The art of parquetry dates back to the 17th century, with small traces in Medieval Europe, until coming into fashion as a feature of Baroque architecture. In 1684 in Versailles, France, it was introduced as a replacement for marble flooring, which tended to deteriorate easily due to constant washing. Parquet flooring became a practical option because it required little maintenance. But, parquetry has evolved beyond its functionality and practicality. It has made its mark as an intricate decorative art.
Before parquetry, patterned wood flooring only belonged in public places, and they were either concealed beneath upholstery or carpets, or designed to look like marble. But, due to the subsequent evolution of inlaid woodwork, parquetry established itself as a fine art and a symbol of European aristocracy.
How It’s Done
Parquetry is a flooring technique of inlaying or combining strains of wood to form geometric patterns. Block patterns contain veneers of different types of wood with contrasting colors and grains to achieve geometric regularity.
Parquet masters would employ different types of timber such as walnut, lime, cherry, oak and maple. Some patterns also include tropical hardwoods, mahogany and bamboo. In the old days, parquet masters used hot bitumen as adhesive. Today, cold adhesive is a more popular option among manufacturers. Among the most popular styles are the herringbone and the parallel style.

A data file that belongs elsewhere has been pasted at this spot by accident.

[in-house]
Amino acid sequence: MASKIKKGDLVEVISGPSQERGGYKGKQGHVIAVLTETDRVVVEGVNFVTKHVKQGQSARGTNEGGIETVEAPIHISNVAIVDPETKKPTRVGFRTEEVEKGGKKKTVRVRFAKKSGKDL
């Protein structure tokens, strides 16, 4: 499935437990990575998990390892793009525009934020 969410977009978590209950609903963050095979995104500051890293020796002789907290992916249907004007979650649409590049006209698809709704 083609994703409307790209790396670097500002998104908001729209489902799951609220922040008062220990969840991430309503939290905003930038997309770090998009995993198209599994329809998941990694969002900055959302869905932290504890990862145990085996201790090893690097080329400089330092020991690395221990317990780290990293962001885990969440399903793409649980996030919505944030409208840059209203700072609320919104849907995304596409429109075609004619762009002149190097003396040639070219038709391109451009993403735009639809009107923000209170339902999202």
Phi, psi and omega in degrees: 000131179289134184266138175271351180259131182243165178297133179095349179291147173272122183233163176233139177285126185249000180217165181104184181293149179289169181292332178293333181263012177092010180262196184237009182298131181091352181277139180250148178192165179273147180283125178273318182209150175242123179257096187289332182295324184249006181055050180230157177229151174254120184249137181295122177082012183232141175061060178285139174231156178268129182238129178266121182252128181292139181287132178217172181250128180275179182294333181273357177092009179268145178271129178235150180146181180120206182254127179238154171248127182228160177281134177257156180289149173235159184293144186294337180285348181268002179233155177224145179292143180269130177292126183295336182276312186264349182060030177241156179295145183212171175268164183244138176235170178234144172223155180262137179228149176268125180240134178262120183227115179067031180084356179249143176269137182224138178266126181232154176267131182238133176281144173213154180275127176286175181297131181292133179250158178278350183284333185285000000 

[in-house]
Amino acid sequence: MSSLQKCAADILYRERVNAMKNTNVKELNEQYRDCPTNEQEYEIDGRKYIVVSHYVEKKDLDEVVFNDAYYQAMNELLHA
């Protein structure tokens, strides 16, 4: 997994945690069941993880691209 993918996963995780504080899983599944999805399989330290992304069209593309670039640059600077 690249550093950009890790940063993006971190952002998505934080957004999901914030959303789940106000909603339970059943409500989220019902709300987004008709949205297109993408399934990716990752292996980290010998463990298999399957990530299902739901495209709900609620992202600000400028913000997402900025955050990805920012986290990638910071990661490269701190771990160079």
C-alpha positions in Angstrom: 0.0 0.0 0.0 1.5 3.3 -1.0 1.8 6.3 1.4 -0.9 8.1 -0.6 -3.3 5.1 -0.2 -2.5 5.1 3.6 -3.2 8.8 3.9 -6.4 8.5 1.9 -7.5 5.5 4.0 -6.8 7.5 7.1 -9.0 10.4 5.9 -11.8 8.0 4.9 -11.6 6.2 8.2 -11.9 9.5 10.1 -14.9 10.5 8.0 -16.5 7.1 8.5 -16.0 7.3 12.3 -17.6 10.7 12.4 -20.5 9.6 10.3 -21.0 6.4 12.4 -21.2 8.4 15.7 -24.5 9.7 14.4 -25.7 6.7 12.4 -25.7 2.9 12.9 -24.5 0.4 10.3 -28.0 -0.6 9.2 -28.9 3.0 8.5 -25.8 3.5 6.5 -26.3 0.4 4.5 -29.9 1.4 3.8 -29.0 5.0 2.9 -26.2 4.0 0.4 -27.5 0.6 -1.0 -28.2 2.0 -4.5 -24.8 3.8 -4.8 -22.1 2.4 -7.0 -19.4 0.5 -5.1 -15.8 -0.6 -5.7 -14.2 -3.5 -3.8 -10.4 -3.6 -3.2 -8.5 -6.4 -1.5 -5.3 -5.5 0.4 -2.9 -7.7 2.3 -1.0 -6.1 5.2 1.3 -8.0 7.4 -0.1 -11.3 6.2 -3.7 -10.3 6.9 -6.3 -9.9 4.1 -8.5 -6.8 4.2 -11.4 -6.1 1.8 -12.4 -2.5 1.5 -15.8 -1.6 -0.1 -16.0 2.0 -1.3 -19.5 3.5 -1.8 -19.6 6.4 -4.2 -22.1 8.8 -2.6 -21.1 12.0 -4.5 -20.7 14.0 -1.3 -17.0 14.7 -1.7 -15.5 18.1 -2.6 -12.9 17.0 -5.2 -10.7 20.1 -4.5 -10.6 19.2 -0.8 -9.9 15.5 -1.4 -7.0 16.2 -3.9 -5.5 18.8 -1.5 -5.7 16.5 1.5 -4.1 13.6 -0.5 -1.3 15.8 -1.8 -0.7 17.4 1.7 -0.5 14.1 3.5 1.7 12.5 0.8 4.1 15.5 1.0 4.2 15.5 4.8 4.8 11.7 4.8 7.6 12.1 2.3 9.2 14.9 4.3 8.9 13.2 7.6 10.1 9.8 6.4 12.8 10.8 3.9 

Combining the Classic and the Modern
Today, artisans are redefining parquetry, by leading design innovations, with a reverence for tradition. Stone or leather is fitted with wood veneers to create more creative and elegant designs. Parquetry is embraced by homeowners across the globe.
Among the most notable are the artisanal woodworks of Japanese and Muslim parquet masters. Flooring specialists in Auckland imbibe traditional Maori patterns into their parquetry.
Parquet floors are commonly done on entry halls and bedrooms. The appeal of parquetry is that it highlights the natural beauty of various wood surfaces. Hardwood flooring exudes a raw kind of elegance, and with the infusion of parquetry, offers infinite design possibilities. On top of that, it lasts long, requires little to no maintenance and provides natural insulation to the structure.